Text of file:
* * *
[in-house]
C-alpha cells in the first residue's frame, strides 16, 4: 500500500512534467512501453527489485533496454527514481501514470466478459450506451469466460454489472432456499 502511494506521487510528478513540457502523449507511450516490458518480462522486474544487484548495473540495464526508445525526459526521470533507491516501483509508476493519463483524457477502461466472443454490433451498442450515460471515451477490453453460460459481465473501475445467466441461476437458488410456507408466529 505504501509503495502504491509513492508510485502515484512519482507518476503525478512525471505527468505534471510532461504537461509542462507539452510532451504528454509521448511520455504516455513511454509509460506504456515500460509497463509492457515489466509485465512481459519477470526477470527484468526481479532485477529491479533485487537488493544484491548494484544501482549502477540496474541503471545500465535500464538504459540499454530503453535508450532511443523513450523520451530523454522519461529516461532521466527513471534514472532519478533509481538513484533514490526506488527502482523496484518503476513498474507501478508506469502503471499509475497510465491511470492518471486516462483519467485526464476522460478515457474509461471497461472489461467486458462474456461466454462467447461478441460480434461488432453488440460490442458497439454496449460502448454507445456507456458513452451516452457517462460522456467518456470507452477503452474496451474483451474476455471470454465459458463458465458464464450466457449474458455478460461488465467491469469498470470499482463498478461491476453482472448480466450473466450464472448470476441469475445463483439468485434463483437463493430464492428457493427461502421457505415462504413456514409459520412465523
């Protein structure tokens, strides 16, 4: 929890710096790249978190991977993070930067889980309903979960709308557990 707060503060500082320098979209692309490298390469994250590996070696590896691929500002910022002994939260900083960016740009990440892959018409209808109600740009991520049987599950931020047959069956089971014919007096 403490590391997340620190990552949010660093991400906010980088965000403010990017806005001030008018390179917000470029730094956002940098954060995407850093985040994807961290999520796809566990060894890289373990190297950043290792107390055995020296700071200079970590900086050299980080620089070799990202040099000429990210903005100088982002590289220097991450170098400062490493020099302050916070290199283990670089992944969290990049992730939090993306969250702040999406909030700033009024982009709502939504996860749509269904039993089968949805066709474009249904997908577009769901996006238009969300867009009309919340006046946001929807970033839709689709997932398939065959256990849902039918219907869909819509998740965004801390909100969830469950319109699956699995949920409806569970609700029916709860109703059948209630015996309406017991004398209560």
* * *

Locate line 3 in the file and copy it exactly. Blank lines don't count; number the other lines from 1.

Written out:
């Protein structure tokens, strides 16, 4: 929890710096790249978190991977993070930067889980309903979960709308557990 707060503060500082320098979209692309490298390469994250590996070696590896691929500002910022002994939260900083960016740009990440892959018409209808109600740009991520049987599950931020047959069956089971014919007096 403490590391997340620190990552949010660093991400906010980088965000403010990017806005001030008018390179917000470029730094956002940098954060995407850093985040994807961290999520796809566990060894890289373990190297950043290792107390055995020296700071200079970590900086050299980080620089070799990202040099000429990210903005100088982002590289220097991450170098400062490493020099302050916070290199283990670089992944969290990049992730939090993306969250702040999406909030700033009024982009709502939504996860749509269904039993089968949805066709474009249904997908577009769901996006238009969300867009009309919340006046946001929807970033839709689709997932398939065959256990849902039918219907869909819509998740965004801390909100969830469950319109699956699995949920409806569970609700029916709860109703059948209630015996309406017991004398209560």